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This thread is in reply to a blog post by aspenhill entitled "Battling the Deer".
Name: Annie
Waynesboro, PA (Zone 6a)
Cat Lover Keeper of Poultry
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LysmachiaMoon
Mar 15, 2018 4:56 PM CST
I can fully understand how heartbreaking this is. We have deer issues here too, though not so bad as you describe. Deer repellant sprays do seem to work to some degree here, but I am experimenting with physical barriers as well. I've grouped my hostas into only a few areas and last year I surrounded them with that fine black plastic "deer netting." I put some black-painted PVC pipes into the ground at the corners of the bed and put an inverted black-painted yogurt cup on the top of the post so the post wouldn't poke thru the netting. Then I draped the netting over the bed and weighted down the edge with a few strategically placed rocks. I also kept the bed and surrounding vegetation sprayed with repellant. It seemed to work and the netting was a lot less visible than I feared it would be, becoming nearly invisible except very close up and in certain light. The drawback was that fall leaves gathered on it, but by that time, the hosta season was nearly over and I took the netting off. This year, I'm going to experiment with using black painted chicken wire as a more permanent barrier/cage in some areas.
The end is nothing, the journey is all.
Name: Terri
Lucketts, VA (Zone 7a)
Region: Mid-Atlantic Region: Virginia Dog Lover Lover of wildlife (Raccoon badge) Deer Ponds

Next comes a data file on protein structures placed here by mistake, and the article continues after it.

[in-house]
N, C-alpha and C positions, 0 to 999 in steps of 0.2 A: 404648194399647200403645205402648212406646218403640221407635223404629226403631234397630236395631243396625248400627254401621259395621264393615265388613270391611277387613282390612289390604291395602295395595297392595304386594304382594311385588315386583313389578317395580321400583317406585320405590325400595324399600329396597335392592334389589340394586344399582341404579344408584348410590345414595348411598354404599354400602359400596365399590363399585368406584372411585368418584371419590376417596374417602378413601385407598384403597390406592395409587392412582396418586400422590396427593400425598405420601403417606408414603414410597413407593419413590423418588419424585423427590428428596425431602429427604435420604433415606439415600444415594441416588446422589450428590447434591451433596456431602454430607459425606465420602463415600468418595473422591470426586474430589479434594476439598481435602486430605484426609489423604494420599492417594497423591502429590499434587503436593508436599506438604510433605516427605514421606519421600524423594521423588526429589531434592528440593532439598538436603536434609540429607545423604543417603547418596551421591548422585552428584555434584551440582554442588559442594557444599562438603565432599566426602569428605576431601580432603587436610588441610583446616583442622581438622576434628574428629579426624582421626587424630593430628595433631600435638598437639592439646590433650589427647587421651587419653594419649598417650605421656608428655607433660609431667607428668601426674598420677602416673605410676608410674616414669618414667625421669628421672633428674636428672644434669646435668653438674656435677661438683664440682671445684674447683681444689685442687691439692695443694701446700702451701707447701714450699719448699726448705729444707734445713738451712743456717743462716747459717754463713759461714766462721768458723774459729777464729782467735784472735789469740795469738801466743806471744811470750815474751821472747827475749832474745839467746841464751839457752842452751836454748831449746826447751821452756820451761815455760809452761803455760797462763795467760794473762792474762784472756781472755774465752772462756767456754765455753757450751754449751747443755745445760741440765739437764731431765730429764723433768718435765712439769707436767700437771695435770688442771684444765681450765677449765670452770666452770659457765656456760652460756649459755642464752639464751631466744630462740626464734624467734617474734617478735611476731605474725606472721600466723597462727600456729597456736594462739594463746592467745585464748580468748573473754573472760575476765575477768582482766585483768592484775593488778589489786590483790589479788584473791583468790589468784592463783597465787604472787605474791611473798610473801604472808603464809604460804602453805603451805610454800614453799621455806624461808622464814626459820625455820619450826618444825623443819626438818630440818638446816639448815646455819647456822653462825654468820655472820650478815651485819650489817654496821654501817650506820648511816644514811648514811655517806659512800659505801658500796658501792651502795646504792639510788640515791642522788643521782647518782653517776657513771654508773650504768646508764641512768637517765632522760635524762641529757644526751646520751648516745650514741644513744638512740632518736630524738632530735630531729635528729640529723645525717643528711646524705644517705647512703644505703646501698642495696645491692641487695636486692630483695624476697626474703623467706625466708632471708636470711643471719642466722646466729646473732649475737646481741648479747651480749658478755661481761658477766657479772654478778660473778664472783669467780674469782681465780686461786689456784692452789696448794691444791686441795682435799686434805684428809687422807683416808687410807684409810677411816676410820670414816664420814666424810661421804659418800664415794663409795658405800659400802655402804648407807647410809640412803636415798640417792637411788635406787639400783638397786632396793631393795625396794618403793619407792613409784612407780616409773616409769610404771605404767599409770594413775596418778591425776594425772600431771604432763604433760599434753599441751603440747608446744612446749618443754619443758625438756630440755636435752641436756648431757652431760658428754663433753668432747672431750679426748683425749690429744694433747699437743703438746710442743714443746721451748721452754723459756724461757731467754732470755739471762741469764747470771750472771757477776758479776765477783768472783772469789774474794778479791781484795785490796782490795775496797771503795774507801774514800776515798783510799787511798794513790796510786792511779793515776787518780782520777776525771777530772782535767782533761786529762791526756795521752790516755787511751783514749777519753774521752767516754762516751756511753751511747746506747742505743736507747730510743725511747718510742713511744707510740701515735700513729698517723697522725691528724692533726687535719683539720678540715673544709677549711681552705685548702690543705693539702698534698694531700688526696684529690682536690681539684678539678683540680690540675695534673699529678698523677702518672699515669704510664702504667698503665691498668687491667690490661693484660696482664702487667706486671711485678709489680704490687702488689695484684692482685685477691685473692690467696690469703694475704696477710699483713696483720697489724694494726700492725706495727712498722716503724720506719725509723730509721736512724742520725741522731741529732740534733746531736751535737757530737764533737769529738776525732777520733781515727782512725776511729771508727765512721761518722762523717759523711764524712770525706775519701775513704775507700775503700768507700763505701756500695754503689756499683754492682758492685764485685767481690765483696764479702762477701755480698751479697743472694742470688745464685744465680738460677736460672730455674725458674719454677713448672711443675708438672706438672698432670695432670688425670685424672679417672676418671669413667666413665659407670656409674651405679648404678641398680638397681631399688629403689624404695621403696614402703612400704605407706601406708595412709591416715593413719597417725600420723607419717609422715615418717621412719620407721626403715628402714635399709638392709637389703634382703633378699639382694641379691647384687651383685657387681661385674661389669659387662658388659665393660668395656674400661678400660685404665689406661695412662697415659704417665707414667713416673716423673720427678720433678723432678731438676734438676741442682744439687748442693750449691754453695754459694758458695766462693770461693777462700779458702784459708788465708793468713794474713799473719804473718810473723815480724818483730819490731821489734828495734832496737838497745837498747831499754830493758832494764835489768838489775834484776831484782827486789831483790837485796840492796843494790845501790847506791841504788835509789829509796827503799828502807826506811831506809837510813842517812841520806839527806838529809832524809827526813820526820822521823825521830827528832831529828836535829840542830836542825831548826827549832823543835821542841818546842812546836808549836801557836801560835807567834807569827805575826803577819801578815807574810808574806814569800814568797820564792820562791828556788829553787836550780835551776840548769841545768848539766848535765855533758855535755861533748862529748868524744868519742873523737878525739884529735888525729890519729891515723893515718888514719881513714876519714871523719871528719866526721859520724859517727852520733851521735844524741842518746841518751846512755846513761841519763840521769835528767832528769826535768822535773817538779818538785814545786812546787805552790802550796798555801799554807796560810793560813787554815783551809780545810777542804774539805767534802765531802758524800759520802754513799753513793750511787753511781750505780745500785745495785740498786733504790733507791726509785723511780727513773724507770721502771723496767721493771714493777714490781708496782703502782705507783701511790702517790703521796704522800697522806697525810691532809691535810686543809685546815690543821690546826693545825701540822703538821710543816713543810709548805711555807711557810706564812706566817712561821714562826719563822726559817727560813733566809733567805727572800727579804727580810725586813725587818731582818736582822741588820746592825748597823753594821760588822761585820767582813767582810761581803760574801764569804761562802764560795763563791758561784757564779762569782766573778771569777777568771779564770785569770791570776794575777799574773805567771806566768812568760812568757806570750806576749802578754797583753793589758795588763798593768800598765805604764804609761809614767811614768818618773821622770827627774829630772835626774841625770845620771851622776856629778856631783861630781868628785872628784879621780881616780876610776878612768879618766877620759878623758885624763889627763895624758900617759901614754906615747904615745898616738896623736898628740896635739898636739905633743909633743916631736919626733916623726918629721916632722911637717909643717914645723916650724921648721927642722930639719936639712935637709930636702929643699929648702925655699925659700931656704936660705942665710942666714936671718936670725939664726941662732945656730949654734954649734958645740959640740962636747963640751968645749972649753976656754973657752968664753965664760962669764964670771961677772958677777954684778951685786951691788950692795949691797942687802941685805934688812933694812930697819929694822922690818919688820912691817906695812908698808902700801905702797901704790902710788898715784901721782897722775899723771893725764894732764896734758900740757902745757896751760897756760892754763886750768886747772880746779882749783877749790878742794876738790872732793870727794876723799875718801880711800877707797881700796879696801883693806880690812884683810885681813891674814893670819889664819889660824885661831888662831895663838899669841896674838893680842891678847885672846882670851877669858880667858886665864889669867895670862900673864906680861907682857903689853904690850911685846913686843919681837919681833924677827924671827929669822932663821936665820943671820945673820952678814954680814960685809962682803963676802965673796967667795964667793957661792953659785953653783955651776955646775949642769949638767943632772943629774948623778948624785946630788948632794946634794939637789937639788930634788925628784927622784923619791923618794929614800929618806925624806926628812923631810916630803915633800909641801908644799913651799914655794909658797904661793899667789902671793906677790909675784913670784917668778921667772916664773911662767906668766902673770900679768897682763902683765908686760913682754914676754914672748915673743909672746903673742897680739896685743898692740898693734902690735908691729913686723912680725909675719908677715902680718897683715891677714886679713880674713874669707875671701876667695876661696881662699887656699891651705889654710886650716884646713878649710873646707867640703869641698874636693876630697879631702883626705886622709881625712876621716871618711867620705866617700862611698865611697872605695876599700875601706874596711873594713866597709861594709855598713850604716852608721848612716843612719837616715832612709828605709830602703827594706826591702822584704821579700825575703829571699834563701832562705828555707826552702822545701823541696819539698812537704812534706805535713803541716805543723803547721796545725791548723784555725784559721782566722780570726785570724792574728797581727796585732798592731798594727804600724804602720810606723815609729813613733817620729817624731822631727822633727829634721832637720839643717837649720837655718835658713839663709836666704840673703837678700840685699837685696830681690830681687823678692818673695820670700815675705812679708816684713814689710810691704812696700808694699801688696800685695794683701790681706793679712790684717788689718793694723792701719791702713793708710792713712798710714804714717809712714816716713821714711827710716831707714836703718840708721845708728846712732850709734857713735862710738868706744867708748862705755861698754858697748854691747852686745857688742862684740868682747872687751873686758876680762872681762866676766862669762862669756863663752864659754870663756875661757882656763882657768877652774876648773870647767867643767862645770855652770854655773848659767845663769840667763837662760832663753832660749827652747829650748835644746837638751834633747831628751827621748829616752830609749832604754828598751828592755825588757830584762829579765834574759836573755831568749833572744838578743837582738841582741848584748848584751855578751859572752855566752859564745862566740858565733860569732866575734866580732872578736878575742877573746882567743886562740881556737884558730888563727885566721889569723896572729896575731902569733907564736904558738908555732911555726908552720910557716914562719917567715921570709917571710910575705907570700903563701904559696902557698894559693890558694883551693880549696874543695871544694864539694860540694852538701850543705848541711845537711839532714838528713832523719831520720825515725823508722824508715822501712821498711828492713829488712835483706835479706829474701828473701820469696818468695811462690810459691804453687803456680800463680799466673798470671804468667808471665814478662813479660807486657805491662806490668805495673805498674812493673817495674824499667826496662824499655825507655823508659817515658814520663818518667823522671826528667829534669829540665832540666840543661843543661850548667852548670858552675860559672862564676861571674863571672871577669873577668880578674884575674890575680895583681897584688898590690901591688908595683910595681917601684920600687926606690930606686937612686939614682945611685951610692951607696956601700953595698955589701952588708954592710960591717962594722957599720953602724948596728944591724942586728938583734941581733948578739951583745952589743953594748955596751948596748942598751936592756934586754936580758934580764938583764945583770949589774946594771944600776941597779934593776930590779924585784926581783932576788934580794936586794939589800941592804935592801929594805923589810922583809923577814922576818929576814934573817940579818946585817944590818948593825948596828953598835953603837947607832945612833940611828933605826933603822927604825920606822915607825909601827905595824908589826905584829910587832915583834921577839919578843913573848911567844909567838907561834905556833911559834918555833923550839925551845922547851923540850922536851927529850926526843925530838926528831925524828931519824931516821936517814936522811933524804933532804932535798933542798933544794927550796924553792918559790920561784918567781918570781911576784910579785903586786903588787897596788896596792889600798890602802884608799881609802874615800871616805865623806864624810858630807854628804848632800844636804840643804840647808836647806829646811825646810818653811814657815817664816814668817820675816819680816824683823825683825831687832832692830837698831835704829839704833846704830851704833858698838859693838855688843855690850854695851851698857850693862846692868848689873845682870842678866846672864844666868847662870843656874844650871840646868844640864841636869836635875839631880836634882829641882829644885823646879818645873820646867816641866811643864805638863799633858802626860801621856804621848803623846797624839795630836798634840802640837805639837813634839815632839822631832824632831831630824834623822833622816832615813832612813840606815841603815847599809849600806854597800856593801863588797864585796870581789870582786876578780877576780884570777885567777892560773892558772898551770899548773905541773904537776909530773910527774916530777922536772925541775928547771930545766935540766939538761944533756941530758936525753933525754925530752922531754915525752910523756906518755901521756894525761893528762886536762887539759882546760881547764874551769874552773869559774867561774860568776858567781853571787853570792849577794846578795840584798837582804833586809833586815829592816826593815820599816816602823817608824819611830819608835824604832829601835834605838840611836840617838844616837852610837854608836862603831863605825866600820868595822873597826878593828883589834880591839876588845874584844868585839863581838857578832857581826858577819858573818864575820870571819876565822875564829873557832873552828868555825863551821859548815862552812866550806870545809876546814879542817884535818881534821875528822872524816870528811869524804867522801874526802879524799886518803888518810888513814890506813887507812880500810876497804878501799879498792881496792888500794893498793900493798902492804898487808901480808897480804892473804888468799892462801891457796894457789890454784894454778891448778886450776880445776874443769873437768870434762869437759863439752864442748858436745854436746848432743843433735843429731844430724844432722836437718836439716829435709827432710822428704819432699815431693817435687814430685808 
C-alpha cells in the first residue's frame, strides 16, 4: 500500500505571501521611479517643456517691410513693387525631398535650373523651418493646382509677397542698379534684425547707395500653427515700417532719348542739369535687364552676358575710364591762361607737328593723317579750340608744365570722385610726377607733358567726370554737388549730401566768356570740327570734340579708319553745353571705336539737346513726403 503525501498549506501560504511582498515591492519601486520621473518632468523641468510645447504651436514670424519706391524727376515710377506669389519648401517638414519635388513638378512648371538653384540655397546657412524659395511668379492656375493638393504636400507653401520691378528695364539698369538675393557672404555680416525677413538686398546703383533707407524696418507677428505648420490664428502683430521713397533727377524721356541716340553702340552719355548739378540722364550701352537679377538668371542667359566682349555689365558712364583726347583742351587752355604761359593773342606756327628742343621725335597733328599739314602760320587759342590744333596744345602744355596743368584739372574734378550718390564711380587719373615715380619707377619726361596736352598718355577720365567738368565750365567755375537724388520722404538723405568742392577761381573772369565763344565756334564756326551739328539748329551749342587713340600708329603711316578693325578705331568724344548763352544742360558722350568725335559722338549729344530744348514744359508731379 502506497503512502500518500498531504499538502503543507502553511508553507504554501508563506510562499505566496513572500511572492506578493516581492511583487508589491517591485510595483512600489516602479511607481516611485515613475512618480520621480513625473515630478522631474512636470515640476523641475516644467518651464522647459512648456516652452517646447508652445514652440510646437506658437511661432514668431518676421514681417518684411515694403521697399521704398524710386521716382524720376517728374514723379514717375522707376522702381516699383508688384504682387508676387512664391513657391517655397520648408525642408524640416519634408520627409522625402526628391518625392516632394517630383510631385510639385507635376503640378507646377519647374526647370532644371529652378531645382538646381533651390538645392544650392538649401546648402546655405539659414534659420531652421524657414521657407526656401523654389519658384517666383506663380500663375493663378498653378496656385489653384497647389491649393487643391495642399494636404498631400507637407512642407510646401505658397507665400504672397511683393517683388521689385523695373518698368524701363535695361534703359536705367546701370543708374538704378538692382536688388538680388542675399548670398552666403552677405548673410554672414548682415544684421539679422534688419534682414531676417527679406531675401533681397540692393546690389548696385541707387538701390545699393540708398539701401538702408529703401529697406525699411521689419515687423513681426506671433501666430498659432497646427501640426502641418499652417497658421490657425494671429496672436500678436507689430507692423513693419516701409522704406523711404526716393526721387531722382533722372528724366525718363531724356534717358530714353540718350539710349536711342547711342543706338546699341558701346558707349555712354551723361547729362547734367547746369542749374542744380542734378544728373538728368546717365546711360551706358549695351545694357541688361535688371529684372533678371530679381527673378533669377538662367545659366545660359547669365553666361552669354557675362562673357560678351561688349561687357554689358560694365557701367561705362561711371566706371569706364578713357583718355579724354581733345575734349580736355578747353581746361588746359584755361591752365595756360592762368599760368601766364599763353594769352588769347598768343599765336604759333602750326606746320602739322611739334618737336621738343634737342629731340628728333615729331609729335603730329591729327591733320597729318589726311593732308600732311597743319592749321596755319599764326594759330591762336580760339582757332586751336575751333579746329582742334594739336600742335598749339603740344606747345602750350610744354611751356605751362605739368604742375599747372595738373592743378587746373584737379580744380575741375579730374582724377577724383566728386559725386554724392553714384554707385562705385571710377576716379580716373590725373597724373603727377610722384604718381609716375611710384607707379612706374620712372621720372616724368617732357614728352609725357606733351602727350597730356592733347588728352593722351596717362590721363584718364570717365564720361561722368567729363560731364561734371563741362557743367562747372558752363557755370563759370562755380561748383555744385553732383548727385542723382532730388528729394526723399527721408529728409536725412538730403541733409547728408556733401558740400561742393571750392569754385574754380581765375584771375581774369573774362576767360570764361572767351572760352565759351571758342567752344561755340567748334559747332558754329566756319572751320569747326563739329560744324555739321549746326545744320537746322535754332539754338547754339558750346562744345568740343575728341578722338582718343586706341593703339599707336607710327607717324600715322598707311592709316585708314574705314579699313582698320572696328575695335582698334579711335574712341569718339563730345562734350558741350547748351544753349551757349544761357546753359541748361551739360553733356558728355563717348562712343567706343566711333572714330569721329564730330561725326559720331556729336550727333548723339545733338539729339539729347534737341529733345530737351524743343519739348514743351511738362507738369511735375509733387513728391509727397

Foliage Fan Ferns Hellebores Irises Peonies Amaryllis
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aspenhill
Mar 15, 2018 5:42 PM CST
I still have a few specimen hostas in other garden areas that aren't so prominent and in your face when they get reduced to ugly stems after the deer get to them. Maybe I'll give your physical barrier of deer netting a try. I actually have some netting left over from the tall enclosure I erected around the vegetable plot and Mike always has lots of pvc pieces laying around from his water and sewer line replacement business. I hadn't done netting around anything else because I thought it would stick out like a sore thumb, but you are saying that it is a lot less visible than you thought it would be. I really like hostas and it would be great if I could manage to keep a few from deer damage. How much higher than the hostas did you put it? A few inches, a foot or more?
Name: Annie
Waynesboro, PA (Zone 6a)
Cat Lover Keeper of Poultry
Image
LysmachiaMoon
Mar 16, 2018 8:30 AM CST
In one bed, I had the netting only a few inches above the leaves (the flower stalks emerged through the netting, which looked very nice but did make it a bit more difficult to clean up at end of season). In another bed, I had the netting about 1 foot above the leaves (again, flower stalks came thru). I think it looked nicer with the netting further above the bed because there was no chance of the leaves being squashed. You do need to periodically check and remove debris that lands on the netting, but I was very surprised by how acceptable it looked; not perfect, but certainly not offensive. It seems to me that the key is: if the deer can't get his nose on it, he won't even try. I saw no indication of the deer "testing" the netting. But if the netting is up enough to expose a leaf, they'll eat anything exposed. Again, I did also keep them sprayed with repellent so I think that also helps. Our deer are also eating sedums so I'm going to try a chicken wire cage around a bed of those.
The end is nothing, the journey is all.

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